This week Andrew Lacey (Heriot-Watt) will talk about the Mathematical Modelling of Liquid Snowflakes at 4pm in Muirhead 122.
There will be coffee, tea and cookies available from 15:30 in the common room!
Abstract: A “liquid snowflake” or “Tyndall star” is a small, thin, star-shaped region of liquid water produced when ice is melted by absorption of light. In the early stages of its growth, the liquid inclusion appears as a small, approximately axially symmetric, lens-like object. We investigate some models, based on having a highly anisotropic “kinetic-undercooling” condition on the ice/water boundary, to try to understand the morphology of such a “Tyndall shape”.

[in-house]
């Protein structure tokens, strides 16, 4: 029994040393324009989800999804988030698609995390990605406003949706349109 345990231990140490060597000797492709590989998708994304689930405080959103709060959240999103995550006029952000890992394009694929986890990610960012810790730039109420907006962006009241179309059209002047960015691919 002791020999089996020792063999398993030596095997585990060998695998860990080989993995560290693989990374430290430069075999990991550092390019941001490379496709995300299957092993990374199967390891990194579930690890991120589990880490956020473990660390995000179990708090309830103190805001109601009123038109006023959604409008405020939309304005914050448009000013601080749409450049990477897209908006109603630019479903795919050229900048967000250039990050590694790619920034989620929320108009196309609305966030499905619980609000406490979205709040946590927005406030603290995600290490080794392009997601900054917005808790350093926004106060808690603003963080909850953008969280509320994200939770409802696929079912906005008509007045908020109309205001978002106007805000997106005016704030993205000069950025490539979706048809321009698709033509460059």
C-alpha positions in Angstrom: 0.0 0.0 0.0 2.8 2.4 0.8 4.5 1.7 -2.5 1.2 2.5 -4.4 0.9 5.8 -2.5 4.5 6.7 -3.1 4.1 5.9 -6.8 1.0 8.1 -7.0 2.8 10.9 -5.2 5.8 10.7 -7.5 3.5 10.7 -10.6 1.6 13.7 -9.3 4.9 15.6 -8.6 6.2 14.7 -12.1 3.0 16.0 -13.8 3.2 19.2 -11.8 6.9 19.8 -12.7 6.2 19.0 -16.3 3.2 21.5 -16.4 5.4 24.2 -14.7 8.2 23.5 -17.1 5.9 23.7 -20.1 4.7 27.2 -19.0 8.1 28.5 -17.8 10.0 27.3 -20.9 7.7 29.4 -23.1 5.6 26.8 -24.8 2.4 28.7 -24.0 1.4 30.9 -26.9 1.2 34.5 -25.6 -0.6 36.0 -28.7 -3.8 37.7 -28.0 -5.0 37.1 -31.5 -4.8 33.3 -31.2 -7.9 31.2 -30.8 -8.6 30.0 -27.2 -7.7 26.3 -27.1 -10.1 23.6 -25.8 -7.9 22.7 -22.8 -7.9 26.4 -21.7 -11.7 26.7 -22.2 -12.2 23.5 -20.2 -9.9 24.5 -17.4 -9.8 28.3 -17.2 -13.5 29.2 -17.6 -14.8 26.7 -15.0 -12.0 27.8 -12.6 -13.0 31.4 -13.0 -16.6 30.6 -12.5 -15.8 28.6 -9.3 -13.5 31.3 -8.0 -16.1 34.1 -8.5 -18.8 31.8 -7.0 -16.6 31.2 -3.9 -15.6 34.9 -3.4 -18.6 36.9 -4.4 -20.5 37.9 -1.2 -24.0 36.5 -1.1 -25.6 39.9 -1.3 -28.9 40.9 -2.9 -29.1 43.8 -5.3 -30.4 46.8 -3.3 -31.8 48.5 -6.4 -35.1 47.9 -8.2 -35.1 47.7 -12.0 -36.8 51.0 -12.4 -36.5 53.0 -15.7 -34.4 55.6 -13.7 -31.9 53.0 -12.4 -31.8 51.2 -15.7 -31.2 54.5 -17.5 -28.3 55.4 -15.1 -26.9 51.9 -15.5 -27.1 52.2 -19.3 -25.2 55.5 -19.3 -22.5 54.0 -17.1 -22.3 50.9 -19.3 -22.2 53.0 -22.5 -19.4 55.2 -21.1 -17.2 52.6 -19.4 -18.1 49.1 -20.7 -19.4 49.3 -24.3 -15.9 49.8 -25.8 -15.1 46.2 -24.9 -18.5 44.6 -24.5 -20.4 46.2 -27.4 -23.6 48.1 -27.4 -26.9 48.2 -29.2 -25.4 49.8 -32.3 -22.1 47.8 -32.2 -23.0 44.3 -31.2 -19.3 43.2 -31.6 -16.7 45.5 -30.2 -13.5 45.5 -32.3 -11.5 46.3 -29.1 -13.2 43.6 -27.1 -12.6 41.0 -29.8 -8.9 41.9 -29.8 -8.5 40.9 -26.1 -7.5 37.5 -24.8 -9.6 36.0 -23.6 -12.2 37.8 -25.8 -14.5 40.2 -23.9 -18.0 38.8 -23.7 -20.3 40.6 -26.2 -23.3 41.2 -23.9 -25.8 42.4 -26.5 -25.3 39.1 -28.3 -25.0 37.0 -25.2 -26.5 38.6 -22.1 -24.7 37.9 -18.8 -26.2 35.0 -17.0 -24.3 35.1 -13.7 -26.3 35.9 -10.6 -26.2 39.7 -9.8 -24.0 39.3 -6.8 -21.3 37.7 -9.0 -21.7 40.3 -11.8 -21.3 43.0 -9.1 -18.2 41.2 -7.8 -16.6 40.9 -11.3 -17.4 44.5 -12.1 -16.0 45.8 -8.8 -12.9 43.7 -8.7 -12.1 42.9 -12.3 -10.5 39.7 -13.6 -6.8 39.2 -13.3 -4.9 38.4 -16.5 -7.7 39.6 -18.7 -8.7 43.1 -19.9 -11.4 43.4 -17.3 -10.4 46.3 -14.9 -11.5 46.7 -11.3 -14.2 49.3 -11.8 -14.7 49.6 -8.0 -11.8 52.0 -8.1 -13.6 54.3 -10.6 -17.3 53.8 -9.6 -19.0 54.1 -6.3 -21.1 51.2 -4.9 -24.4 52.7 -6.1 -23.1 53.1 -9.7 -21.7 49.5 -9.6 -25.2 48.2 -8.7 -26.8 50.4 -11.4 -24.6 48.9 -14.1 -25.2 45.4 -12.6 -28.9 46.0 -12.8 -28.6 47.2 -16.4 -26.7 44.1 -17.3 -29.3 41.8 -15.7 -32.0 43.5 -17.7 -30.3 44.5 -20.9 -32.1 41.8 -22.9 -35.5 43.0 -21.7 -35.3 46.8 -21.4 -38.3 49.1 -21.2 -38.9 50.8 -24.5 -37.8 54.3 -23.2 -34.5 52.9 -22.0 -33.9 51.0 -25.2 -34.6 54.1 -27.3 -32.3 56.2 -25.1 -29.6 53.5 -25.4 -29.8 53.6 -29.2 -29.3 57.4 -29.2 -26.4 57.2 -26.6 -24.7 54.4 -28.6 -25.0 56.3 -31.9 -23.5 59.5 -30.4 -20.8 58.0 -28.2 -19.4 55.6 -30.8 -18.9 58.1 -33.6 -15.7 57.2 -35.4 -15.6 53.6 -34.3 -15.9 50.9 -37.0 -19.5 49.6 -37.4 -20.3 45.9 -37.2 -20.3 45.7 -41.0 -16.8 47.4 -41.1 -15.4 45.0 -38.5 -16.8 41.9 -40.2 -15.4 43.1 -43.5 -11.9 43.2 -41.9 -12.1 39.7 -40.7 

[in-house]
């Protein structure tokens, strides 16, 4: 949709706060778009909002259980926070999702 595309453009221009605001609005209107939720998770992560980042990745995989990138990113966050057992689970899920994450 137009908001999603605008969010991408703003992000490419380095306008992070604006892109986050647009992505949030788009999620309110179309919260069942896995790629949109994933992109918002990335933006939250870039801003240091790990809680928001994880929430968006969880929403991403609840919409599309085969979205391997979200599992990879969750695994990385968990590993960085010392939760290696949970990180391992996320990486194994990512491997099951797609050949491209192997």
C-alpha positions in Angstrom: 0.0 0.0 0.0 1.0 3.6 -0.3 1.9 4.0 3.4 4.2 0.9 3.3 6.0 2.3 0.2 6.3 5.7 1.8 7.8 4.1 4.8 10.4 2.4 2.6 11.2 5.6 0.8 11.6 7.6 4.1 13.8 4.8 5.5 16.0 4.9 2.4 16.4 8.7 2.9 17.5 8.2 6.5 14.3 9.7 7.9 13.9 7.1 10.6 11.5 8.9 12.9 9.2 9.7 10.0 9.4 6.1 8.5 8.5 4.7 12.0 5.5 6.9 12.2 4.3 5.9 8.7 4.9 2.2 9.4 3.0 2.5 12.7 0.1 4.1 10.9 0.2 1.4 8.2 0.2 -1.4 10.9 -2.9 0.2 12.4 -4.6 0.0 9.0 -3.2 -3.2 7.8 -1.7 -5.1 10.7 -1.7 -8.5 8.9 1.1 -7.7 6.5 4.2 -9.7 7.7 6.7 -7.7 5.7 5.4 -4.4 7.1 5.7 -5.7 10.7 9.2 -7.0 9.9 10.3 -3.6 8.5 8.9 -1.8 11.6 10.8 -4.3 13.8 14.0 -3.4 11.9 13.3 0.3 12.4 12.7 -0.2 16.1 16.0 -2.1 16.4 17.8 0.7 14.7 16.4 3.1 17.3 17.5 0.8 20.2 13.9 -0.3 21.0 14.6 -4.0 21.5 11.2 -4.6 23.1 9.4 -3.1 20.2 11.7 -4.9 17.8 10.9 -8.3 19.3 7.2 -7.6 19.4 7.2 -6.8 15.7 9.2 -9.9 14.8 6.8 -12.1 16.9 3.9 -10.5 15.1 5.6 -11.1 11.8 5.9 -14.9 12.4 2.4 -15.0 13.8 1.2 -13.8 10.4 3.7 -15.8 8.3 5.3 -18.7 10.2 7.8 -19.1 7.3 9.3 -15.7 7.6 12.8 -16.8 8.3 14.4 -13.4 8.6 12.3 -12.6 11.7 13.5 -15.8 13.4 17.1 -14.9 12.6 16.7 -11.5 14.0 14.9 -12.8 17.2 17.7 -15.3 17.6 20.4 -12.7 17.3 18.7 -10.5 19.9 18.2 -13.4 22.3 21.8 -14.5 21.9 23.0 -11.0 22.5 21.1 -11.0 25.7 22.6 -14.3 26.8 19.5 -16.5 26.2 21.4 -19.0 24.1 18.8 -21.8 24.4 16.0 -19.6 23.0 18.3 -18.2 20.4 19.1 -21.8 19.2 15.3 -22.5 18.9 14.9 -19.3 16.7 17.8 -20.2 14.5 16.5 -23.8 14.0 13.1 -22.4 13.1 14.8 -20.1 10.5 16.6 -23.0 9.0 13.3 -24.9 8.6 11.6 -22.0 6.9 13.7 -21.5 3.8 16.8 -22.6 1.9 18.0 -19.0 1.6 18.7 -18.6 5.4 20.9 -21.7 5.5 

We shall first give a brief introduction to the mathematical models of melting or freezing, the so-called Stefan problems.